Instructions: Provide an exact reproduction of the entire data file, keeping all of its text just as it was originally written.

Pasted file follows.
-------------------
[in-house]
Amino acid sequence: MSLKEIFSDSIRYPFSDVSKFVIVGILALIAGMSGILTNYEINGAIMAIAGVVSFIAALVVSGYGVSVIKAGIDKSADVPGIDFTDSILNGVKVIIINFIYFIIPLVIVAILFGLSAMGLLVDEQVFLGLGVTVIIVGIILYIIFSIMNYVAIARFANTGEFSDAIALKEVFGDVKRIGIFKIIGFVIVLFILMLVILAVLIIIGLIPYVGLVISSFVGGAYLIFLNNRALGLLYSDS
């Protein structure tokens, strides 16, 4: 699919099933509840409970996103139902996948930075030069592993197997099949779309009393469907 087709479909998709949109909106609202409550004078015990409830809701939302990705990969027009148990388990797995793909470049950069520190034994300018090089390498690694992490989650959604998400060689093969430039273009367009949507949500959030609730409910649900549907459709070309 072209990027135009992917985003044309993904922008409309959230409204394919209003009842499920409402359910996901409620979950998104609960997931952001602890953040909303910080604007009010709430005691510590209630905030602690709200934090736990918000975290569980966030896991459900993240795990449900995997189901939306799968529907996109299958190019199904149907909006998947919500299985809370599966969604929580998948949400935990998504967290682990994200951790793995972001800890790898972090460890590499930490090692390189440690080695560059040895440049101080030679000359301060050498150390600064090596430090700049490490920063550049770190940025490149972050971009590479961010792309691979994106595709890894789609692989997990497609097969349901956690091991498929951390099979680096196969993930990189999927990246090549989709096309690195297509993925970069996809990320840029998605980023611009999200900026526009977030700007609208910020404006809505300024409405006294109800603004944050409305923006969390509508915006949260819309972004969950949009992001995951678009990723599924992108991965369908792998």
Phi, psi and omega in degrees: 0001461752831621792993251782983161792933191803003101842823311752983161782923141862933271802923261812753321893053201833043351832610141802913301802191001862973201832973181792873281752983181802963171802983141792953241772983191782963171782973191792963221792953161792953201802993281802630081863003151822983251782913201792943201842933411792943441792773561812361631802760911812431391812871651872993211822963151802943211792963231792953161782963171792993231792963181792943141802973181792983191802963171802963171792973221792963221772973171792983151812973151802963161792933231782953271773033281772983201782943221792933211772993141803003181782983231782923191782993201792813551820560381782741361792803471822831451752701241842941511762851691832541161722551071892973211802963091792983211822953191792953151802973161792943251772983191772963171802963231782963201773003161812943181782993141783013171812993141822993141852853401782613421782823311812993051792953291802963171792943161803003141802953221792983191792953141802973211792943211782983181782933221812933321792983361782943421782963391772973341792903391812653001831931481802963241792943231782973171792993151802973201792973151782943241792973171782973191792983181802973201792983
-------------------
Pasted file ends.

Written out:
[in-house]
Amino acid sequence: MSLKEIFSDSIRYPFSDVSKFVIVGILALIAGMSGILTNYEINGAIMAIAGVVSFIAALVVSGYGVSVIKAGIDKSADVPGIDFTDSILNGVKVIIINFIYFIIPLVIVAILFGLSAMGLLVDEQVFLGLGVTVIIVGIILYIIFSIMNYVAIARFANTGEFSDAIALKEVFGDVKRIGIFKIIGFVIVLFILMLVILAVLIIIGLIPYVGLVISSFVGGAYLIFLNNRALGLLYSDS
């Protein structure tokens, strides 16, 4: 699919099933509840409970996103139902996948930075030069592993197997099949779309009393469907 087709479909998709949109909106609202409550004078015990409830809701939302990705990969027009148990388990797995793909470049950069520190034994300018090089390498690694992490989650959604998400060689093969430039273009367009949507949500959030609730409910649900549907459709070309 072209990027135009992917985003044309993904922008409309959230409204394919209003009842499920409402359910996901409620979950998104609960997931952001602890953040909303910080604007009010709430005691510590209630905030602690709200934090736990918000975290569980966030896991459900993240795990449900995997189901939306799968529907996109299958190019199904149907909006998947919500299985809370599966969604929580998948949400935990998504967290682990994200951790793995972001800890790898972090460890590499930490090692390189440690080695560059040895440049101080030679000359301060050498150390600064090596430090700049490490920063550049770190940025490149972050971009590479961010792309691979994106595709890894789609692989997990497609097969349901956690091991498929951390099979680096196969993930990189999927990246090549989709096309690195297509993925970069996809990320840029998605980023611009999200900026526009977030700007609208910020404006809505300024409405006294109800603004944050409305923006969390509508915006949260819309972004969950949009992001995951678009990723599924992108991965369908792998």
Phi, psi and omega in degrees: 0001461752831621792993251782983161792933191803003101842823311752983161782923141862933271802923261812753321893053201833043351832610141802913301802191001862973201832973181792873281752983181802963171802983141792953241772983191782963171782973191792963221792953161792953201802993281802630081863003151822983251782913201792943201842933411792943441792773561812361631802760911812431391812871651872993211822963151802943211792963231792953161782963171792993231792963181792943141802973181792983191802963171802963171792973221792963221772973171792983151812973151802963161792933231782953271773033281772983201782943221792933211772993141803003181782983231782923191782993201792813551820560381782741361792803471822831451752701241842941511762851691832541161722551071892973211802963091792983211822953191792953151802973161792943251772983191772963171802963231782963201773003161812943181782993141783013171812993141822993141852853401782613421782823311812993051792953291802963171792943161803003141802953221792983191792953141802973211792943211782983181782933221812933321792983361782943421782963391772973341792903391812653001831931481802963241792943231782973171792993151802973201792973151782943241792973171782973191792983181802973201792983